Saturday, March 24, 2018

#SMYLY


"Sewing Makes You Love Yourself" or #SMYLY, is a challenge hosted by Athena Kakou, Hattie van der Krohn, and Lisa Kisch. The challenge is officially over, but sorry, I still want to use it as a writing prompt!

I wanted to be apart of this as soon as I heard about it, but I'm not even sure how I want to broach this subject of how sewing helped me so much. My story is kind of unique and hard to tell. I will try to be generous and objective as I can, but I am also going to be true to my experience. It's kind of a long story if you are interested and I feel like all of the details are important to adequately explain myself.




Three Years Old

 Where do I even start? I guess from the very beginning. I was a honeymoon baby to two people who were married while my mom was still a teenager. My parents had only graduated from high school. My father worked on different dairy farms. They had seven kids, one right after the other. They briefly owned a farm but it went bankrupt. Then my father got a job as a hoof trimmer, but he did not like that job at all. My mother was a younger child of doting parents. She is not what one would describe as nurturing, organized, clean, or a home maker. Both of my parents could be described as fun loving, rebellious, chaotic, and social. 

How did I fit into this family? The truth is that I didn't. I have always been a serious, quiet person, from the beginning. I grew up with a lot of shame for having a filthy home (rotting food, urine and feces everywhere, garbage everywhere) and not having any clothes. I realize that many have had much worse, but I can count on one hand the number of times my parents purchased clothes for me until I became married at age 21. 


I hated practicing with all my soul

As I was growing up, for reasons I am not exactly sure why, my mother was obsessed with turning her children into classical musicians. I was made to play the violin even though we "couldn't afford" clothes, doctor's visits, lunch food, shampoo, tooth brushes, and tooth paste. We did have cable TV however. I hated every minute of music lessons and practice. I did not want to play the violin. When I was 13, I had a steady baby sitting job and I payed for my own violin lessons, probably to try to get into my mother's good graces. She really started to take an interest in me and my activities. She would write me long letters now about how much she loved me, and of course I loved every minute of that.



These were my only pair of pants for years and I wore my dad's shirts to hide how fat I thought I was.


I bought this shirt with my own money but still had to share it with my sister who bullied me and stretched it out


I started playing in more prestigious competitions and playing more challenging pieces. At the same time, I had no idea how to read music. I had been taught the Suzuki method of ear training when I was younger and never learned how to do more than listen to a piece and try to copy it. I was thrown into orchestras and I had absolutely no idea what I was doing. I would just pretend to play and hope the directors wouldn't notice.

As I got older and it became closer for me to graduate, my life became worse. My parents became more and more stressed and upset for reasons I didn't quite understand but now I know had to do with finances and my both of my parents' hatred for their jobs. I had a sister that became super rebellious, into partying, and into making my life as miserable as she could. My parents were sometimes exasperated by her but mostly afraid of her and didn't stop her from spreading rumors about me, excluding me from my own friends and activities (social isolating), swearing at me, belittling me, and making me pay for things for her. I was punished for any attempt to stand up for myself against her.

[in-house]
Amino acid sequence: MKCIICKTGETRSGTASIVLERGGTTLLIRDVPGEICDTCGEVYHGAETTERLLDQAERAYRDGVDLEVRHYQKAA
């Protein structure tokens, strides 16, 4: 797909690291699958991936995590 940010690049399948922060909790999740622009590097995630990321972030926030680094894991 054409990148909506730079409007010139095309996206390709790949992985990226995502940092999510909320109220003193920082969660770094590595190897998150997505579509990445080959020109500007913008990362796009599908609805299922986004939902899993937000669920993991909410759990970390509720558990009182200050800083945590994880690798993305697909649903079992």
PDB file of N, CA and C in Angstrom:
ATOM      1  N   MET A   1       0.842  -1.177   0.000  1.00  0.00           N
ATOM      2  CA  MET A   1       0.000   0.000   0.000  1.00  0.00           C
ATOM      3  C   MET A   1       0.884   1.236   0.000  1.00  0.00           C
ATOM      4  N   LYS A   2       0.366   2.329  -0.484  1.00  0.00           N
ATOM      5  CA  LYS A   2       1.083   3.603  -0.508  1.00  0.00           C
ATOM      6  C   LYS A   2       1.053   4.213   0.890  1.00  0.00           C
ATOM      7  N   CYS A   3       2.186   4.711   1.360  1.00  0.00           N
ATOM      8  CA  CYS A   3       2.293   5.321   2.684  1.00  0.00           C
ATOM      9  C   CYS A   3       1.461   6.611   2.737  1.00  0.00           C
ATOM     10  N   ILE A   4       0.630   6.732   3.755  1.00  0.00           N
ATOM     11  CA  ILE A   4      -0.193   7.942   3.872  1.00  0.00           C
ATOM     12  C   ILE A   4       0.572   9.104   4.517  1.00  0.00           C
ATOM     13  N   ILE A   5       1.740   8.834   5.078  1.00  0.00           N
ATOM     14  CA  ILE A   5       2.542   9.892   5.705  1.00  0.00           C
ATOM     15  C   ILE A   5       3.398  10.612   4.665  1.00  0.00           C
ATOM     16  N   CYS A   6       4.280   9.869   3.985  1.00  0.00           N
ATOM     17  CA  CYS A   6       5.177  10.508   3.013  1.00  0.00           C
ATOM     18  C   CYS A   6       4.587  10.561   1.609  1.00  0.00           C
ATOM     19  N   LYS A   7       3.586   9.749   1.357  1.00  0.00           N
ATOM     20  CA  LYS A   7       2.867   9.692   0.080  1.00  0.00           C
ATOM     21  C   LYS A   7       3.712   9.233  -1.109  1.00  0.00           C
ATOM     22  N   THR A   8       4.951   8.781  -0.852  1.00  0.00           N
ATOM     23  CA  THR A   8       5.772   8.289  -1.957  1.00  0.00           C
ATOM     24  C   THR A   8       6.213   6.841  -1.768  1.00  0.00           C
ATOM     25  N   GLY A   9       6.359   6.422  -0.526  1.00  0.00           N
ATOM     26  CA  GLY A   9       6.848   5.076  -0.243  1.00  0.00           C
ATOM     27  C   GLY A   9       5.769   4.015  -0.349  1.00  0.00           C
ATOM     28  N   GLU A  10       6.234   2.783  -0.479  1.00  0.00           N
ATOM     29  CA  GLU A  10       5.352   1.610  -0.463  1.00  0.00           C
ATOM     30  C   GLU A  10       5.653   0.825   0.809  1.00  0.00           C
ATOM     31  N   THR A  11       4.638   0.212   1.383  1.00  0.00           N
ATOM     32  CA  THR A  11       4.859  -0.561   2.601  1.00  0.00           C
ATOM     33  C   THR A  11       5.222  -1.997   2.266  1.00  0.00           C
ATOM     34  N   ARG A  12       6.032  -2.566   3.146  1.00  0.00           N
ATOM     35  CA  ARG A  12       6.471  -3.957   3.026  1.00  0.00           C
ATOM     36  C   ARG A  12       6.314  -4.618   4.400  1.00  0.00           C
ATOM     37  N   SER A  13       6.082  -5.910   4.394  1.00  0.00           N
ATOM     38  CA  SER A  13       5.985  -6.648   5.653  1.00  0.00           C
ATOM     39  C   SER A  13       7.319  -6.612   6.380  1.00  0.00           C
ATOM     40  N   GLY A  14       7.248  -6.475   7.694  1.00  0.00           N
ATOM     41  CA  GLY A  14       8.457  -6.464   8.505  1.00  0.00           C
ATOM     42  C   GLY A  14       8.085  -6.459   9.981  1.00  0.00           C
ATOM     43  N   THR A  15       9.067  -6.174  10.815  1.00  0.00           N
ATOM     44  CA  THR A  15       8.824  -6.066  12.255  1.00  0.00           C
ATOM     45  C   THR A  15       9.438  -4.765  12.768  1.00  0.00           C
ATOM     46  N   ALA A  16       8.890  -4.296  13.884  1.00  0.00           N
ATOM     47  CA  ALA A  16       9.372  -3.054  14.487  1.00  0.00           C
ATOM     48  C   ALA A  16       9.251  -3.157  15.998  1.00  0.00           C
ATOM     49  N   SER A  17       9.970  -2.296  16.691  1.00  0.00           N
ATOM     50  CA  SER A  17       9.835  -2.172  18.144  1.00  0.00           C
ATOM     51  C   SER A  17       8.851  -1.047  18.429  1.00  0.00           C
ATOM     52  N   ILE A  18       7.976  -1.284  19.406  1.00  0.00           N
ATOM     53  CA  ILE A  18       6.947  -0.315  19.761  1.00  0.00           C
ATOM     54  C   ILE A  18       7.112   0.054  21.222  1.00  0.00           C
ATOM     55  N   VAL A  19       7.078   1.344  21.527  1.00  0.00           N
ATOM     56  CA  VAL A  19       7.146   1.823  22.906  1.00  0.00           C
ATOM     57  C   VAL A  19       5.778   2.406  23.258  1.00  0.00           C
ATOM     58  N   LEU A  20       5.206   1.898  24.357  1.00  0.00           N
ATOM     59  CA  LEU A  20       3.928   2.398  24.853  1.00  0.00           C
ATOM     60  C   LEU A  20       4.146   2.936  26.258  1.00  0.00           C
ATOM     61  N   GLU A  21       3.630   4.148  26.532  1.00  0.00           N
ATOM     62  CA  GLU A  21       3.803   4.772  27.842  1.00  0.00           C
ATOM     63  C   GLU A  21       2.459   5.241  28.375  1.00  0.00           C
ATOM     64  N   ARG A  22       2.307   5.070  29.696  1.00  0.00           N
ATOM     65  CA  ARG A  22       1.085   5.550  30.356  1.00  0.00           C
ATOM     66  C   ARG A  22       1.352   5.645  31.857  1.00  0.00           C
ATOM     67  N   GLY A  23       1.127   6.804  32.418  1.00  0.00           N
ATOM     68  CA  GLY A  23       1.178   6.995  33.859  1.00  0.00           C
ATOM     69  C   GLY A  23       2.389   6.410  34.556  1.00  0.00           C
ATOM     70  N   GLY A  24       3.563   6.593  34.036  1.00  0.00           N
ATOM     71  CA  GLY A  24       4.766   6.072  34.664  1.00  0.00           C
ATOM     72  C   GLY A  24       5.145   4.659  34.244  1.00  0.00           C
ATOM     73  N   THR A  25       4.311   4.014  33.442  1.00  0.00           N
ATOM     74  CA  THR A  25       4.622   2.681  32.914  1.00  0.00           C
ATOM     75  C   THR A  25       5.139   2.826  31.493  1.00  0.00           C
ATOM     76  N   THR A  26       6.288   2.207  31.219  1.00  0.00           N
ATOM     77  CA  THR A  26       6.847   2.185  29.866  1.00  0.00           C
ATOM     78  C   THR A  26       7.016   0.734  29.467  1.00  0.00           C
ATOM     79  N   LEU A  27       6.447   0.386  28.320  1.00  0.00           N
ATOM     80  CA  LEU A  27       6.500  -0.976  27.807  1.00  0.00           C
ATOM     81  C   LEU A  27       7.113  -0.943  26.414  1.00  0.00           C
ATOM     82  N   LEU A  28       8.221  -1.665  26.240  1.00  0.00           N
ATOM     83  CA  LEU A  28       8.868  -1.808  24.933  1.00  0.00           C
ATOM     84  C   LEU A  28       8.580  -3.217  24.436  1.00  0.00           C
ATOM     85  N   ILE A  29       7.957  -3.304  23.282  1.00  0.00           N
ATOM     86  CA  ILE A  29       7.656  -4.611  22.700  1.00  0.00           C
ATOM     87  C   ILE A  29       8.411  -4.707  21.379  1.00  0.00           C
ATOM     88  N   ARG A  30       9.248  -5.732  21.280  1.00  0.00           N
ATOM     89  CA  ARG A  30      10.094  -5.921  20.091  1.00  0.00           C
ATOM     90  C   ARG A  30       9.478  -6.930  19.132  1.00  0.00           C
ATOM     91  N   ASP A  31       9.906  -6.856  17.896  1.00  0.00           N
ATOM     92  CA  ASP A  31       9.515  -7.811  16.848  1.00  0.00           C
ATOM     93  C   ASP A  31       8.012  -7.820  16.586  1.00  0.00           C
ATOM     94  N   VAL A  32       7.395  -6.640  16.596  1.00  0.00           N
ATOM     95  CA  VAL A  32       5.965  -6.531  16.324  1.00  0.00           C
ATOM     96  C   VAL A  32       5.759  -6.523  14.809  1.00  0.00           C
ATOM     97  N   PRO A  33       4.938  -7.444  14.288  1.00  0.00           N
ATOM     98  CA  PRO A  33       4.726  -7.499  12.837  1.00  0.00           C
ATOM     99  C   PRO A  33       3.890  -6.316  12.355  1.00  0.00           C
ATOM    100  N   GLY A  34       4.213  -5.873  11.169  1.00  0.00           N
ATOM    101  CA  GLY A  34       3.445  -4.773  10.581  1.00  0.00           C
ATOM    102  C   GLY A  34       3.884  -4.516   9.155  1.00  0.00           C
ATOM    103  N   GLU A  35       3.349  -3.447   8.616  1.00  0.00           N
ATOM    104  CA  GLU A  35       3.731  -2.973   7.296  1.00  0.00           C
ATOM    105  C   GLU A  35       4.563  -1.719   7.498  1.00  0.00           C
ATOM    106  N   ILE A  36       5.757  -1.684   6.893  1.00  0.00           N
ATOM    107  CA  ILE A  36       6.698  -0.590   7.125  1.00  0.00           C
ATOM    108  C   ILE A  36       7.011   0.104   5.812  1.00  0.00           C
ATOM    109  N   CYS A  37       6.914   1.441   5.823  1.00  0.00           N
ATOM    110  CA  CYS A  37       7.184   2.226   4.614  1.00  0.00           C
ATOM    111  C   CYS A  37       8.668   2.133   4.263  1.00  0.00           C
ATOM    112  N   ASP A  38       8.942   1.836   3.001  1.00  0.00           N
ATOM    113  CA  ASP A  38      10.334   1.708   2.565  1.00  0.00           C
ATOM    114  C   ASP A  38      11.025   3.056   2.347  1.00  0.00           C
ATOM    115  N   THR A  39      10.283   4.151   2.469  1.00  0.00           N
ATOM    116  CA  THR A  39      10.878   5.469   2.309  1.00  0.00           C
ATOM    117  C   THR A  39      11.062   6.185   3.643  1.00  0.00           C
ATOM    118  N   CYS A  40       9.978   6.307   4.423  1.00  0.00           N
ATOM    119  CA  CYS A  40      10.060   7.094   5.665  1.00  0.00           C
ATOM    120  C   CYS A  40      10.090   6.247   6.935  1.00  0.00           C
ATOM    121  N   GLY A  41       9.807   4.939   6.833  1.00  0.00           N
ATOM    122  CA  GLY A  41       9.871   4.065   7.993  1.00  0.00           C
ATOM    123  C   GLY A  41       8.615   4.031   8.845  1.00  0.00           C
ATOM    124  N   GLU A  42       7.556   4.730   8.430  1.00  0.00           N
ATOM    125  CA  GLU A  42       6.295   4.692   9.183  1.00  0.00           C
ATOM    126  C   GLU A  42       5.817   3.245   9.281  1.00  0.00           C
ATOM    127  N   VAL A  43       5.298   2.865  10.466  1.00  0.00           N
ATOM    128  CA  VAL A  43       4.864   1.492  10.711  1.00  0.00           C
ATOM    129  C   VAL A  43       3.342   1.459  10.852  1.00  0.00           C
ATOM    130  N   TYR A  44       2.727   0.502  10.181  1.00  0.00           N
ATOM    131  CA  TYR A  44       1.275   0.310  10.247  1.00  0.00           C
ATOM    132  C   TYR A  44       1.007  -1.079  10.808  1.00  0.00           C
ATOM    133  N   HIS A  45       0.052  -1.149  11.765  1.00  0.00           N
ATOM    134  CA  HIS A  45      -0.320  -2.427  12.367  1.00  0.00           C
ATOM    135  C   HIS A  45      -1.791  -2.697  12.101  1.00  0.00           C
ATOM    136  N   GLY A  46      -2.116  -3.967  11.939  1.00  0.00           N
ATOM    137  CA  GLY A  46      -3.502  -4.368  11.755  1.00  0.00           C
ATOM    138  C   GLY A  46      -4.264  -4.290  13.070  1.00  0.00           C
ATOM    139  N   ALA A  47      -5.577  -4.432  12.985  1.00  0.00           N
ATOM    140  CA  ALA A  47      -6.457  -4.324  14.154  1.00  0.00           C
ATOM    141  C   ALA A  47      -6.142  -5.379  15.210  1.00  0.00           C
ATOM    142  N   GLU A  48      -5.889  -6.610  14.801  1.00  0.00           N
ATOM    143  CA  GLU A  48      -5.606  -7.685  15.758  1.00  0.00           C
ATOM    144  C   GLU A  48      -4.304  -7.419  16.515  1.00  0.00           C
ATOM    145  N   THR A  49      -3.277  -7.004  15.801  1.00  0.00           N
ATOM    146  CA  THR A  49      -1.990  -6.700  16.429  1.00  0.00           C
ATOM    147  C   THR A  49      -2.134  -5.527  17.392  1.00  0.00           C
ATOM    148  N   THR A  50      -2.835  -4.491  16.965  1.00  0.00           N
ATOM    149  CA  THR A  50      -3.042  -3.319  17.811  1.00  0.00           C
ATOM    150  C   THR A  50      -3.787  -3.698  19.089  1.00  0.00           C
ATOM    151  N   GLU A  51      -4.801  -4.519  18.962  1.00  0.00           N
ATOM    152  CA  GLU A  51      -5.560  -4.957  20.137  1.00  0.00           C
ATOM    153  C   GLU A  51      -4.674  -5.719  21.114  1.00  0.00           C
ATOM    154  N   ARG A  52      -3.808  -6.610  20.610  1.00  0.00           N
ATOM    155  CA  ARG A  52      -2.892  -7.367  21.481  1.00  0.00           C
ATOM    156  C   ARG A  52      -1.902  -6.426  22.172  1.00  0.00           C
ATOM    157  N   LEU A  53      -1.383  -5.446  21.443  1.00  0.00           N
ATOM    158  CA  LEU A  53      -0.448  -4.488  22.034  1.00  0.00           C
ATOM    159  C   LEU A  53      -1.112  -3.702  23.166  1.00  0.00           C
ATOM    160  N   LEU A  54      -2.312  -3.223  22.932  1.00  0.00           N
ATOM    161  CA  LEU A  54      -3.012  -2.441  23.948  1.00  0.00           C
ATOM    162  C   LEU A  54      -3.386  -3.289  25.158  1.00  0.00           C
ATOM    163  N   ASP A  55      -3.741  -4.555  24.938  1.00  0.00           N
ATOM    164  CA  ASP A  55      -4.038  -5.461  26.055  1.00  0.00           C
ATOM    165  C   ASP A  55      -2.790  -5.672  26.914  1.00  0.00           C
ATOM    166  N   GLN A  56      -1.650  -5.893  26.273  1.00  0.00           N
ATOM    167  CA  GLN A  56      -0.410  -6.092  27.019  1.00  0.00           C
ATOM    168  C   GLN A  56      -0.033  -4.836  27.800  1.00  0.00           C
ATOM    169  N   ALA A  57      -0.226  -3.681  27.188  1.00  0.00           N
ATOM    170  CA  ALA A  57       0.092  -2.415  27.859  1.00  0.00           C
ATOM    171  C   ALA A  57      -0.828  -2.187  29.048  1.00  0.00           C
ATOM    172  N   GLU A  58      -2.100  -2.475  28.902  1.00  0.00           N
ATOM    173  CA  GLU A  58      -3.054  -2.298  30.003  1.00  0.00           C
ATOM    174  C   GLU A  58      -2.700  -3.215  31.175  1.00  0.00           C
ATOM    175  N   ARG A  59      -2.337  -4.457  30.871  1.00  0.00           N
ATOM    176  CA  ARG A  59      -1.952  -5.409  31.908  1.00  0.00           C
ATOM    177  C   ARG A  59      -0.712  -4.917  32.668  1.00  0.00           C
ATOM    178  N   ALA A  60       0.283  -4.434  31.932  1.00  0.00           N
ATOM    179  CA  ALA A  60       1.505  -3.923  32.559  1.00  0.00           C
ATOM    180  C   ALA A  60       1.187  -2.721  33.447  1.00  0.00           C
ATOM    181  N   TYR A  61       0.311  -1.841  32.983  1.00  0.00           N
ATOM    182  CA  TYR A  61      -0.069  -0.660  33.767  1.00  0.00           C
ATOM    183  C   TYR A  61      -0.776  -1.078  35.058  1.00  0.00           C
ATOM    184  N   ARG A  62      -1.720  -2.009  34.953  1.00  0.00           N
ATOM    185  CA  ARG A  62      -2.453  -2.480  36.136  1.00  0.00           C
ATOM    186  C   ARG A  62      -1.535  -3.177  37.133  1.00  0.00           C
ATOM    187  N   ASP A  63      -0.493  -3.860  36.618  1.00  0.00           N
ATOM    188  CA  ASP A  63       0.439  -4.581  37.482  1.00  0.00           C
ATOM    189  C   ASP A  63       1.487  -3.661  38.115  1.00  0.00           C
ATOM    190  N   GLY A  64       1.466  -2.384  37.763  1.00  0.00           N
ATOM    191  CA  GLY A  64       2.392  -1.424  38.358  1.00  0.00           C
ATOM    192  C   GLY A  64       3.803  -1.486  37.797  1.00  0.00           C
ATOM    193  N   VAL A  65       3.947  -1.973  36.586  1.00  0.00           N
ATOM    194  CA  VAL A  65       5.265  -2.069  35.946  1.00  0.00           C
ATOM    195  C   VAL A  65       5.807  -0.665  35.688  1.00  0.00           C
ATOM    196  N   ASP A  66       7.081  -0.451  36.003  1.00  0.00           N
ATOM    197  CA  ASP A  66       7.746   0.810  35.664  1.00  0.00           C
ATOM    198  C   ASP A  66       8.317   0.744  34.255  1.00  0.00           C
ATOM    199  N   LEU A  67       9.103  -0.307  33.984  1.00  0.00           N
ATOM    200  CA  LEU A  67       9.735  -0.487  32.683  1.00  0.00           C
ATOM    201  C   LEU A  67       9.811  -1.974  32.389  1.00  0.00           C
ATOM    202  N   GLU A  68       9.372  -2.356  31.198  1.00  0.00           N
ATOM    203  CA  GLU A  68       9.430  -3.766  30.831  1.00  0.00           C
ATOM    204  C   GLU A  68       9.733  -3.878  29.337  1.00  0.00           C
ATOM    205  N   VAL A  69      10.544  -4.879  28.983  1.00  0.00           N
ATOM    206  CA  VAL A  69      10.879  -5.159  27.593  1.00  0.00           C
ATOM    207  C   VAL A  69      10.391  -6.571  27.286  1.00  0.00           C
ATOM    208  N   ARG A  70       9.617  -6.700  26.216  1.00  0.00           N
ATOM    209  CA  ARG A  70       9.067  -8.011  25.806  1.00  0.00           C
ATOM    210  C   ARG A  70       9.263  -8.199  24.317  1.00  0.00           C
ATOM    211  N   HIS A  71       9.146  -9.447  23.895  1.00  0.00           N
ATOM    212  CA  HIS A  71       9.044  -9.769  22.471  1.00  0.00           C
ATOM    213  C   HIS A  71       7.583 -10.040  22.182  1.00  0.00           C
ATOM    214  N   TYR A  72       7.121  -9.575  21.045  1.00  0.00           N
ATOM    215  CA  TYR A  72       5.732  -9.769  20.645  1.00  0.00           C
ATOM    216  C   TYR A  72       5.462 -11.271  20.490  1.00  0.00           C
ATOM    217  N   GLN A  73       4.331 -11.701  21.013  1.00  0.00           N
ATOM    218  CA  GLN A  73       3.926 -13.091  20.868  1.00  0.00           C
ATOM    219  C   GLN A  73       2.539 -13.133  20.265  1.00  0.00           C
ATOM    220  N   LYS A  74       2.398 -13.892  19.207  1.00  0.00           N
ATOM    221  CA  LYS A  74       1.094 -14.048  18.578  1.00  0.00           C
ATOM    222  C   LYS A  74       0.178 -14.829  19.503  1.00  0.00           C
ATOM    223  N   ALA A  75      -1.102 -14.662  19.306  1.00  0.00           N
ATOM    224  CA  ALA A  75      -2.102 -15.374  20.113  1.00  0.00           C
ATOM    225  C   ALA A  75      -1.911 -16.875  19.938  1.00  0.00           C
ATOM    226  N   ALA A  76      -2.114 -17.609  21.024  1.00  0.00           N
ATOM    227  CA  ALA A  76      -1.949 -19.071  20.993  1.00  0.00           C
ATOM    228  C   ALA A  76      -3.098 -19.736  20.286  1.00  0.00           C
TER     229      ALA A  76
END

On top of everything, I knew I couldn't become a professional violinist. I wasn't competing at a high enough level. I still couldn't read music and honestly I really wasn't interested in the violin that much. I was glad I had some ability, and I still am, but I do not have an intrinsic love of it. I was also struggling with an eating disorder. Some people outside my family would say that I was "pretty" and "skinny" but I thought that couldn't be true because I was treated so badly. In my mind, I thought I had to look perfect in order to be loved, and since I wasn't loved I must not look good enough.

 Suffice it to say, I hated everything about myself. I tried to tell my parents to cut their losses with my violin career, and their response to that was to unleash their upset feelings about the money they wasted on the violin and their frustrations with life on me. These people who had taught me never to say a swear word would scream obscenities at me. I was made to sit and listen for hours on end how I had a "too negative/boring" personality and would never be happy because of that. I was told that no one would love or marry me, I would be friendless forever, if I didn't become a violinist, which I knew I couldn't do. I have learned since that they ran away from the jobs their parents wanted them to have when I was a baby. Also, my parents had spent $5,000 on a violin for me, which I now have given to my brother who is a violinist.

Somehow I made it to a university another state away, and did my best to stay away from my family, but had a lot of guilt about not being good enough for them, not being able to please them, and wondering if I had offended God by not wanting to be around them any more.